Currently there are several countries, territories or sectors about which the European Commission has already made an adequacy decision. This means personal data can be transferred and processed under such decision without any additional security or legal requirements. This includes:

Andorra, Argentina, Canada (commercial organisations only), Faroe Islands, Guernsey, Isle of Man, Israel, Jersey, New Zealand, Switzerland, Uruguay or USA (under Privacy Shield only)

If there is no adequacy decision made by the EU commission about UK by March 29th, and until such a decision is made, the UK will be considered a "not safe" country for the European Union. During this period, until the adequacy decision is made, you should consider putting in place one of the appropriate safeguards to cover the restricted transfer under articles 44 and 46 GDPR in order to be able to receive personal data from European Union and remain compliant.

Often a relatively simple way to provide an appropriate safeguard for a data transfer outside the EU is to enter into standard contractual clauses between the sender (EU organisation) and receiver of personal data (UK organisation).

The UK Information Commissioner's Office published an interactive tool to help you decide: if you need to use standard contractual clauses for transfers from the EU to the UK, available here:

And also template contracts:

Controller to controller:

Controller to processor:

Multinational corporate groups can also consider their use of existing EU approved binding corporate rules to make transfers into and out of the UK.

Some of the derogations for specific situations under article 49 GDPR for the transfers of personal data to a third country (from EU to UK) are the following:

- the data subject has explicitly consented to the proposed transfer, after having been informed of the possible risks of such transfers for the data subject due to the absence of an adequacy decision and appropriate safeguards;

- the transfer is necessary for the performance of a contract between the data subject and the controller or the implementation of pre-contractual measures taken at the data subject's request;

- the transfer is necessary for the conclusion or performance of a contract concluded in the interest of the data subject between the controller and another natural or legal person;

- the transfer is necessary for the establishment, exercise or defence of legal claims;

2.4 Brexit and the EU-US Privacy Shield framework

Those UK organisations transferring data to the US under EU-US Privacy Shield framework will be required to adhere to the following:

Public commitments (external privacy statements, Data Processing Agreements and other data protection related documents) must state specifically that the commitment extends to personal data received from the UK in reliance on Privacy Shield.  If an organisation plans to receive Human Resources (HR) data from the UK in reliance on Privacy Shield, it must also update its HR privacy policy. Model language for these updates is provided below:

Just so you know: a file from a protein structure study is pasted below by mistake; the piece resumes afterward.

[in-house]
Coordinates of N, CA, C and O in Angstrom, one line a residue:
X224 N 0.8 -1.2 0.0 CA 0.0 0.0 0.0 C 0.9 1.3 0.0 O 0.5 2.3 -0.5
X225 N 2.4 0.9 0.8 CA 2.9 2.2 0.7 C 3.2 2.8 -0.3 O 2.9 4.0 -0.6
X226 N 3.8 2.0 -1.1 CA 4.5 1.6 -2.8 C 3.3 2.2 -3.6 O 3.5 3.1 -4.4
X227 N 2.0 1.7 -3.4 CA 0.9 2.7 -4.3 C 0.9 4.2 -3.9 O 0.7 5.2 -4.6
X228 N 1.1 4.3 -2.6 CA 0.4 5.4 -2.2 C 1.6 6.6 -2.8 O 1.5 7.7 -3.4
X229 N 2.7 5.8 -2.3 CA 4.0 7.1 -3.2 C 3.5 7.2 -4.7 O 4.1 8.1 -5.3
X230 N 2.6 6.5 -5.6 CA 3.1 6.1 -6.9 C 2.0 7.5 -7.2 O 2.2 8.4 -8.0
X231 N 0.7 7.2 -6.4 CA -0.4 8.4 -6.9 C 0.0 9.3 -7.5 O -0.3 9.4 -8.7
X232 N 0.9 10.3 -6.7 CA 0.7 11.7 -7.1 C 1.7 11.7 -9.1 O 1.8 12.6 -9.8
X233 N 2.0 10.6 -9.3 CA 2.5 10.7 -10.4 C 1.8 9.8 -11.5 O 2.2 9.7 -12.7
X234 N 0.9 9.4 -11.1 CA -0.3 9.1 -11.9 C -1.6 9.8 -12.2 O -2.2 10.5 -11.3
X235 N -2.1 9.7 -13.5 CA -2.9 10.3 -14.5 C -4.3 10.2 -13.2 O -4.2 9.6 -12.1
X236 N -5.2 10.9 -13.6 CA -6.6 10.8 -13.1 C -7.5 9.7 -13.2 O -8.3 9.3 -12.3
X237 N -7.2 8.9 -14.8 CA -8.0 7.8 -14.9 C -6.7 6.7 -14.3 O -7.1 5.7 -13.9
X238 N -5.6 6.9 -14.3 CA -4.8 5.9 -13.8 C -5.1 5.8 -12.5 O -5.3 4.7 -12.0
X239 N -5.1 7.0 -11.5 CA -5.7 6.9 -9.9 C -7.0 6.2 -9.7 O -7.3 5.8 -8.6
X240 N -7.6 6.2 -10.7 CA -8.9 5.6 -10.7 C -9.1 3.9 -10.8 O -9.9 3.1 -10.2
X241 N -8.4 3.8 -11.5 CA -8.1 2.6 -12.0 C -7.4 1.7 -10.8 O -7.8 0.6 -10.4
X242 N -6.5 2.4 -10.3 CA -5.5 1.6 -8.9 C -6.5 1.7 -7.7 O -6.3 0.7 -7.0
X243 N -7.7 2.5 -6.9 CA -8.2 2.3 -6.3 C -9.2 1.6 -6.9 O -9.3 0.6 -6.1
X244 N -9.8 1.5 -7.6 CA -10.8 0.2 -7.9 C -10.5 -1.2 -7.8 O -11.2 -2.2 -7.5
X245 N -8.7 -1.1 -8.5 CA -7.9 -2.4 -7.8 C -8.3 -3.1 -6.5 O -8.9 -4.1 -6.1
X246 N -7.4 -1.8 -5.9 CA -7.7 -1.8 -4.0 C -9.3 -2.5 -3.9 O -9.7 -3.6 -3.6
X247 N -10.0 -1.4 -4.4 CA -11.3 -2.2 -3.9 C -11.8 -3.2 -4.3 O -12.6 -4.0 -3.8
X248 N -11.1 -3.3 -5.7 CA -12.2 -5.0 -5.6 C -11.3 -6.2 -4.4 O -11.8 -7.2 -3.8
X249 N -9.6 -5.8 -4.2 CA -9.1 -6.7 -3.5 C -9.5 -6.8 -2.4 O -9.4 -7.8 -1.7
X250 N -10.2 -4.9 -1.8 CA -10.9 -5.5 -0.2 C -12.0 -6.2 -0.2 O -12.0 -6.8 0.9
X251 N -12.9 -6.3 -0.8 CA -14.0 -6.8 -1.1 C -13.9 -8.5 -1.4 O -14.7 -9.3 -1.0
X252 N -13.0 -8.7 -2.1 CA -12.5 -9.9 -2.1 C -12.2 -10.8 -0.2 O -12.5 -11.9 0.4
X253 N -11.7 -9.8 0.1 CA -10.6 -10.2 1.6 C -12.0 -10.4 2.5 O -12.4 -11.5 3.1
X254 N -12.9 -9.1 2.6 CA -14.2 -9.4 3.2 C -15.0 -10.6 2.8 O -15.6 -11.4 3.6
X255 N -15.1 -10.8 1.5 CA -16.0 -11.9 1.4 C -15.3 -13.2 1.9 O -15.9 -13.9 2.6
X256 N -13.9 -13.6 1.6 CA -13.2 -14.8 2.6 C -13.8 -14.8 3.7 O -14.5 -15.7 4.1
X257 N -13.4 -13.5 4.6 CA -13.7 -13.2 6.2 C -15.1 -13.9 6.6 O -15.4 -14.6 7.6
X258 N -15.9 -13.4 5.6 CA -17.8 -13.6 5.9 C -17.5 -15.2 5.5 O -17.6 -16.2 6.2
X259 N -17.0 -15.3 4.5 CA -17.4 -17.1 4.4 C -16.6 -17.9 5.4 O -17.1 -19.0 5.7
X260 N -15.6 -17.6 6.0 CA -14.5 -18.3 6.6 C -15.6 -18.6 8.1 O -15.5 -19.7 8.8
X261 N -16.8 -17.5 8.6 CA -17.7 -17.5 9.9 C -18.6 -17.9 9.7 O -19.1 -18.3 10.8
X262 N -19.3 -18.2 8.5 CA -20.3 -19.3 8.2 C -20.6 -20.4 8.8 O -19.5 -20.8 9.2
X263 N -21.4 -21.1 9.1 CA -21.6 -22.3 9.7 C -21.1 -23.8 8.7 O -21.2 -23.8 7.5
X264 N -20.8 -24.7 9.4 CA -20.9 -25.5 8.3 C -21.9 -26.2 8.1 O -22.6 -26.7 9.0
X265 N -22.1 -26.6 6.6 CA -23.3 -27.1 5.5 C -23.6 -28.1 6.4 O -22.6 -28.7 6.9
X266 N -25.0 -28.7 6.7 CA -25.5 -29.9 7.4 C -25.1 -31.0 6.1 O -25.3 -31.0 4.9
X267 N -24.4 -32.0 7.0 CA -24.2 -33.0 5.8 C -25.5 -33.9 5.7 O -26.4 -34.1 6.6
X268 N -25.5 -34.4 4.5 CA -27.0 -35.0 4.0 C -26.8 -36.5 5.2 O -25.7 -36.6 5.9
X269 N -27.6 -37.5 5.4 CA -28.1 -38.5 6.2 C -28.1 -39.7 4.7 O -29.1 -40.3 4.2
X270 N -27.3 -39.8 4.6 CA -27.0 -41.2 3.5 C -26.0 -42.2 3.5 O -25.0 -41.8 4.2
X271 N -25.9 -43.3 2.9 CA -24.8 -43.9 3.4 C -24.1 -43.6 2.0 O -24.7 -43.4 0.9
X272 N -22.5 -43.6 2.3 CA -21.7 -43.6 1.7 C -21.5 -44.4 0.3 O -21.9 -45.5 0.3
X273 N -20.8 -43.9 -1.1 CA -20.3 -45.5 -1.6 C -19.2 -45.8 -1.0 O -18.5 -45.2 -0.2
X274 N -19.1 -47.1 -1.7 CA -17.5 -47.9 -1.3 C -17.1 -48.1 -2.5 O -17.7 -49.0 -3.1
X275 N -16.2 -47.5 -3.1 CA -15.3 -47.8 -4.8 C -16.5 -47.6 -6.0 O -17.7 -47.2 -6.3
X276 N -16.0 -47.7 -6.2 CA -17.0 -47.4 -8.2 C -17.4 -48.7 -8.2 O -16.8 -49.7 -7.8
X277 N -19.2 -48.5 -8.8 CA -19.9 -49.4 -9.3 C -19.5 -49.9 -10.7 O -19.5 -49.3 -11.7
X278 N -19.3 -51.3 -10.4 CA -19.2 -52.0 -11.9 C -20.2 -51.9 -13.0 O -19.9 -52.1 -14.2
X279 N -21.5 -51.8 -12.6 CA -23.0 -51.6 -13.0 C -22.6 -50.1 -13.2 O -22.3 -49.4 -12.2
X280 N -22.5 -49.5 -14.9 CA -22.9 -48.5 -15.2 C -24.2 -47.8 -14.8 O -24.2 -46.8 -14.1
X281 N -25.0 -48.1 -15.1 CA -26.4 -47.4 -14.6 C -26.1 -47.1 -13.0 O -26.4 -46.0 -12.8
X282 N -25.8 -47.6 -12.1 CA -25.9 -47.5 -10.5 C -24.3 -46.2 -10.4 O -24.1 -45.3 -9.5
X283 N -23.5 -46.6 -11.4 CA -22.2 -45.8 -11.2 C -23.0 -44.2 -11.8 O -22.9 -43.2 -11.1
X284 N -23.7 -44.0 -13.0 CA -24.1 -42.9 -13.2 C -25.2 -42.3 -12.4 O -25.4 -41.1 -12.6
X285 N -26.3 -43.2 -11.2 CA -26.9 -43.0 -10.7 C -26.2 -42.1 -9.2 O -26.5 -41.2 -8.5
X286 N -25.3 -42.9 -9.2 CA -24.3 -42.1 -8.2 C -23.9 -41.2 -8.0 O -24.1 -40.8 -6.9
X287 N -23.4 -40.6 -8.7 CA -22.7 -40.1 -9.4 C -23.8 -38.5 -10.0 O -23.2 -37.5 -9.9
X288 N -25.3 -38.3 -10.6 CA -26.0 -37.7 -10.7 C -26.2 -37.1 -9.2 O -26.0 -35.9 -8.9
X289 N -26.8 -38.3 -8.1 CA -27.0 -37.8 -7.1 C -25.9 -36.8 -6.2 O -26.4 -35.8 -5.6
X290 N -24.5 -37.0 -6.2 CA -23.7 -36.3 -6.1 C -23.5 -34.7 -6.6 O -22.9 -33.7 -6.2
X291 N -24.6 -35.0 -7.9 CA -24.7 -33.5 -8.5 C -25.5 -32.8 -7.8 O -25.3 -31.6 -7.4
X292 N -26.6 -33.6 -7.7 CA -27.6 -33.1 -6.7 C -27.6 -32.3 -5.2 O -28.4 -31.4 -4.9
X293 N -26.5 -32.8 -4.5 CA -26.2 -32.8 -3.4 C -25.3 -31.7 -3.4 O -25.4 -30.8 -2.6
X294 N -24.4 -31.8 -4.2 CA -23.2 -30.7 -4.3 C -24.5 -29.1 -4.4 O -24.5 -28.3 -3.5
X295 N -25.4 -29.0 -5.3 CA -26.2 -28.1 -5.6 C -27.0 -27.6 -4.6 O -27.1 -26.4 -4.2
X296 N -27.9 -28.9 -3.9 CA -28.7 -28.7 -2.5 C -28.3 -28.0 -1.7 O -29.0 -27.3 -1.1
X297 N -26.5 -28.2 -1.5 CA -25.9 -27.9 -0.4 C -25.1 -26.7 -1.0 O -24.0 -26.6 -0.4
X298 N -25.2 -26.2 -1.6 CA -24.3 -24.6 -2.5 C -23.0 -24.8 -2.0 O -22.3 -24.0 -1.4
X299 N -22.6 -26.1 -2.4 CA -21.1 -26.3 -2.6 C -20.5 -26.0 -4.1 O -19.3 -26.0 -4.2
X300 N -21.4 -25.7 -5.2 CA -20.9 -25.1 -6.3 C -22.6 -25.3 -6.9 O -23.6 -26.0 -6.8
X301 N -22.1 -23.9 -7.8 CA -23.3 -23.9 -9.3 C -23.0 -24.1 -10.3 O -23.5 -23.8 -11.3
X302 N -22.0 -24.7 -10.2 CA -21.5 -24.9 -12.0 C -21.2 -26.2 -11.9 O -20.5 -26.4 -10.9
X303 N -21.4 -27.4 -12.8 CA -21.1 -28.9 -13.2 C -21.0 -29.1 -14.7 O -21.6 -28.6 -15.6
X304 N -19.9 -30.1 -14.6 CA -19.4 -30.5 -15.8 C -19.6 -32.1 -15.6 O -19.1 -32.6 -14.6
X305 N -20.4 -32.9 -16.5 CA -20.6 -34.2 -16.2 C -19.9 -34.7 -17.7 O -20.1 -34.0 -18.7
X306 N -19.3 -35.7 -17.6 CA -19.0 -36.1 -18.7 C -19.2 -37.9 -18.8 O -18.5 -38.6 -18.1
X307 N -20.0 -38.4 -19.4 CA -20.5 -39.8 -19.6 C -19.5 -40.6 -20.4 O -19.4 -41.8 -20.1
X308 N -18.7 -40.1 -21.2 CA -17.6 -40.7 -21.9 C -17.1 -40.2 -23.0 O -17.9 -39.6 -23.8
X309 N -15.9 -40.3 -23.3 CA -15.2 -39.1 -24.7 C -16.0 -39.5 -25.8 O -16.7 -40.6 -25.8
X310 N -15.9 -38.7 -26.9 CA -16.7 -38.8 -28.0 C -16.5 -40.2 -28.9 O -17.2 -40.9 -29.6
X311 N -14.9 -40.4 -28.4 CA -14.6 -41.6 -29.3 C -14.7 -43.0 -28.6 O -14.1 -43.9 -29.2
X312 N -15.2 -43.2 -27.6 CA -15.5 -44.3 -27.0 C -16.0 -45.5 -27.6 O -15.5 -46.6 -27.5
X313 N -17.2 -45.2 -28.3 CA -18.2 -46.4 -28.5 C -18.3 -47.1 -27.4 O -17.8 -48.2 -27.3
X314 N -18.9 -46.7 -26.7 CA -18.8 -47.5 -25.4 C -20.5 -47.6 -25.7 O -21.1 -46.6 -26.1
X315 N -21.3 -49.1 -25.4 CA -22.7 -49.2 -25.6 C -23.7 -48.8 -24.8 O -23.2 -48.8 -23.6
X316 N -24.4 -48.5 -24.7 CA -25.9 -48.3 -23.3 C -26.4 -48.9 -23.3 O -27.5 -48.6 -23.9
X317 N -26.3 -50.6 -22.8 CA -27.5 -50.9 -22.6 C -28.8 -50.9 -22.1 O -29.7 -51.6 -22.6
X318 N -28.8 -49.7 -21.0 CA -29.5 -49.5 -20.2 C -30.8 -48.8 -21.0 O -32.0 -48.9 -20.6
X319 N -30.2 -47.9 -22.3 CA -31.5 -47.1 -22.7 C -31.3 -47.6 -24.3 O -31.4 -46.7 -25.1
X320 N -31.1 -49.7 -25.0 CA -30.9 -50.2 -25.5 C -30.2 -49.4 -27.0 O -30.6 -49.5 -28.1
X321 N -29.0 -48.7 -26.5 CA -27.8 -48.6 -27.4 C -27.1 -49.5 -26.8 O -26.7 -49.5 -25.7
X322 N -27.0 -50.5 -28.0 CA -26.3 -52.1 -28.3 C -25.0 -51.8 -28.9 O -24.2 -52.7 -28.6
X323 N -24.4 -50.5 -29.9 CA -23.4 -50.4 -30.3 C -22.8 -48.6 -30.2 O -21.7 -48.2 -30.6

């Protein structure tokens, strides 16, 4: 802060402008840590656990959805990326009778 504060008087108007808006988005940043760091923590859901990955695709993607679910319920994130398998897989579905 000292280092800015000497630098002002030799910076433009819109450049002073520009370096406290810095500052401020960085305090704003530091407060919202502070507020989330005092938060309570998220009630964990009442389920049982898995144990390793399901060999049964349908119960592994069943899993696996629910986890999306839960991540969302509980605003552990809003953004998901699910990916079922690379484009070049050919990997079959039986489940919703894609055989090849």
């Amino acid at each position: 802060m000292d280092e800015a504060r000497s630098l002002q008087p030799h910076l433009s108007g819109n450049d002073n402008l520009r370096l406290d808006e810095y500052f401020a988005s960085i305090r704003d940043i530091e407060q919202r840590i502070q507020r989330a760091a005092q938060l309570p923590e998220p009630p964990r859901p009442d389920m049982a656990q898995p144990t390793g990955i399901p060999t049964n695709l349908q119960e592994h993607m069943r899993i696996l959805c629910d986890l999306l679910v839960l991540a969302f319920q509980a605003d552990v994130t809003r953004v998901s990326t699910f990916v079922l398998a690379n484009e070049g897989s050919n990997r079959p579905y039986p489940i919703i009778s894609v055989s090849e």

"[Your organisation name] complies with the [T EU-U.S. Privacy Shield Framework] [and the Swiss-U.S. Privacy Shield Framework] as set forth by the U.S. Department of Commerce regarding the collection, use, and retention of personal information transferred from the [European Union and the United Kingdom and/or Switzerland, as applicable] to the United States in reliance on Privacy Shield.  [Your organization name] has certified to the Department of Commerce that it adheres to the Privacy Shield Principles with respect to such information.  If there is any conflict between the terms in this privacy policy and the Privacy Shield Principles, the Privacy Shield Principles shall govern.  To learn more about the Privacy Shield program, and to view our certification, please visit"

An organisation that does not modify its privacy commitment documents as listed above will not be able to rely on the Privacy Shield Framework to receive personal data from the United Kingdom after the Applicable Date (either March 29, 2019 if there is no Transition Period or December 31, 2020, at the end of the Transition Period).


Elena can be contacted via if you are looking for additional consultancy or want to appoint an EU rep in France, Spain, Germany or Ireland.

Find out more about the Quick GDPR tool here.


Topics: Banking, Professional Services, Consumer, Technology Media and Telecoms, Data Privacy & Information Security

February 21, 2019
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Elena Riazanova, CIPP/E
Written by Elena Riazanova, CIPP/E

Elena is a Data Privacy certified specialist and Certified Information Privacy Professional for Europe (CIPP/E) by IAPP. She has gained practical experience of UK, European and worldwide data protection and cookie regulation and laws of France, Germany, Netherlands, Italy and Poland, including UK Data Protection Act 2018, PECR, GDPR, Asia-Pacific Economic Cooperation (APEC) Cross Border Privacy Rules System, California Consumer Privacy Act, Privacy Shield framework, Lawful Business Practice Regulations, Federal Law 152 of Russian Federation) and Payment Card Industry Data Security Standard (PCI). Elena is the founder of the Quick GDPR tool for SMB, which offers vulnerability scans for websites and creates privacy policies, and has been the external Data Protection Officer for several US and UK based companies since 2017 across different industries. Elena can be contacted via if you are looking for additional consultancy or want to appoint an EU rep in France, Spain, Germany or Ireland.